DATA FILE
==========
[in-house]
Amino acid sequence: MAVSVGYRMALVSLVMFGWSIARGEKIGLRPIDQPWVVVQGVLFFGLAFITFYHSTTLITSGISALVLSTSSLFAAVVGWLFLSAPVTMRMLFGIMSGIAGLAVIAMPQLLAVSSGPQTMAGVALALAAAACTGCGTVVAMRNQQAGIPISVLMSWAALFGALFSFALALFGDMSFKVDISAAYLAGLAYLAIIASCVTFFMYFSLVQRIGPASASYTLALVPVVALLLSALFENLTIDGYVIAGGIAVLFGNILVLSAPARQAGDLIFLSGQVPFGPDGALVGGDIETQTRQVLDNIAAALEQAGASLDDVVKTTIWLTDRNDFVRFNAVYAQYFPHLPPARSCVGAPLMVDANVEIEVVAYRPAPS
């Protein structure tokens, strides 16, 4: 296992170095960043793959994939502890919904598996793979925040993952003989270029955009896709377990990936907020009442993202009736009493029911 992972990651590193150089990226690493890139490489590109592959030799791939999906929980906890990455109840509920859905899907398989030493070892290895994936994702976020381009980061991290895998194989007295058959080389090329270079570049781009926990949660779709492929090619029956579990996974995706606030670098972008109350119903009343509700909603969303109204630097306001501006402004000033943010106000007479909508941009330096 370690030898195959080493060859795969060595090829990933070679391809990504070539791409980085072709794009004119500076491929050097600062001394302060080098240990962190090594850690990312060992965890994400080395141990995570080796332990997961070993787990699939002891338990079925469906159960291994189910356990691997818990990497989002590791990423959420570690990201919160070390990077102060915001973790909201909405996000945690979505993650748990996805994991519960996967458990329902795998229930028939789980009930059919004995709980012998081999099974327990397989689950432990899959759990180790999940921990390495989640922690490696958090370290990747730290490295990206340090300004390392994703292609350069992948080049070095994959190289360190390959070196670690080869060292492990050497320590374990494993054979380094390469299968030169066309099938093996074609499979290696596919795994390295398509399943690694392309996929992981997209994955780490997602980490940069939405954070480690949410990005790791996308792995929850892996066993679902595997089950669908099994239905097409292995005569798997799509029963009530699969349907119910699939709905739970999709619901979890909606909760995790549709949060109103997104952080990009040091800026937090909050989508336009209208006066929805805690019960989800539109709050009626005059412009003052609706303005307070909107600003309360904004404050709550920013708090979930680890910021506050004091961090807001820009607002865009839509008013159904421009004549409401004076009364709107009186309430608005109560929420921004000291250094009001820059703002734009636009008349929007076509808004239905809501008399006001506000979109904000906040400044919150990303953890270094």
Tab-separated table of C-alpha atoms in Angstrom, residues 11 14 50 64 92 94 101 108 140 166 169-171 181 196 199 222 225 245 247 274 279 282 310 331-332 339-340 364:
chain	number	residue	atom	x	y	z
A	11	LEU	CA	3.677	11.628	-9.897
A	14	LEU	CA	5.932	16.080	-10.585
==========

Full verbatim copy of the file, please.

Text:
[in-house]
Amino acid sequence: MAVSVGYRMALVSLVMFGWSIARGEKIGLRPIDQPWVVVQGVLFFGLAFITFYHSTTLITSGISALVLSTSSLFAAVVGWLFLSAPVTMRMLFGIMSGIAGLAVIAMPQLLAVSSGPQTMAGVALALAAAACTGCGTVVAMRNQQAGIPISVLMSWAALFGALFSFALALFGDMSFKVDISAAYLAGLAYLAIIASCVTFFMYFSLVQRIGPASASYTLALVPVVALLLSALFENLTIDGYVIAGGIAVLFGNILVLSAPARQAGDLIFLSGQVPFGPDGALVGGDIETQTRQVLDNIAAALEQAGASLDDVVKTTIWLTDRNDFVRFNAVYAQYFPHLPPARSCVGAPLMVDANVEIEVVAYRPAPS
């Protein structure tokens, strides 16, 4: 296992170095960043793959994939502890919904598996793979925040993952003989270029955009896709377990990936907020009442993202009736009493029911 992972990651590193150089990226690493890139490489590109592959030799791939999906929980906890990455109840509920859905899907398989030493070892290895994936994702976020381009980061991290895998194989007295058959080389090329270079570049781009926990949660779709492929090619029956579990996974995706606030670098972008109350119903009343509700909603969303109204630097306001501006402004000033943010106000007479909508941009330096 370690030898195959080493060859795969060595090829990933070679391809990504070539791409980085072709794009004119500076491929050097600062001394302060080098240990962190090594850690990312060992965890994400080395141990995570080796332990997961070993787990699939002891338990079925469906159960291994189910356990691997818990990497989002590791990423959420570690990201919160070390990077102060915001973790909201909405996000945690979505993650748990996805994991519960996967458990329902795998229930028939789980009930059919004995709980012998081999099974327990397989689950432990899959759990180790999940921990390495989640922690490696958090370290990747730290490295990206340090300004390392994703292609350069992948080049070095994959190289360190390959070196670690080869060292492990050497320590374990494993054979380094390469299968030169066309099938093996074609499979290696596919795994390295398509399943690694392309996929992981997209994955780490997602980490940069939405954070480690949410990005790791996308792995929850892996066993679902595997089950669908099994239905097409292995005569798997799509029963009530699969349907119910699939709905739970999709619901979890909606909760995790549709949060109103997104952080990009040091800026937090909050989508336009209208006066929805805690019960989800539109709050009626005059412009003052609706303005307070909107600003309360904004404050709550920013708090979930680890910021506050004091961090807001820009607002865009839509008013159904421009004549409401004076009364709107009186309430608005109560929420921004000291250094009001820059703002734009636009008349929007076509808004239905809501008399006001506000979109904000906040400044919150990303953890270094």
Tab-separated table of C-alpha atoms in Angstrom, residues 11 14 50 64 92 94 101 108 140 166 169-171 181 196 199 222 225 245 247 274 279 282 310 331-332 339-340 364:
chain	number	residue	atom	x	y	z
A	11	LEU	CA	3.677	11.628	-9.897
A	14	LEU	CA	5.932	16.080	-10.585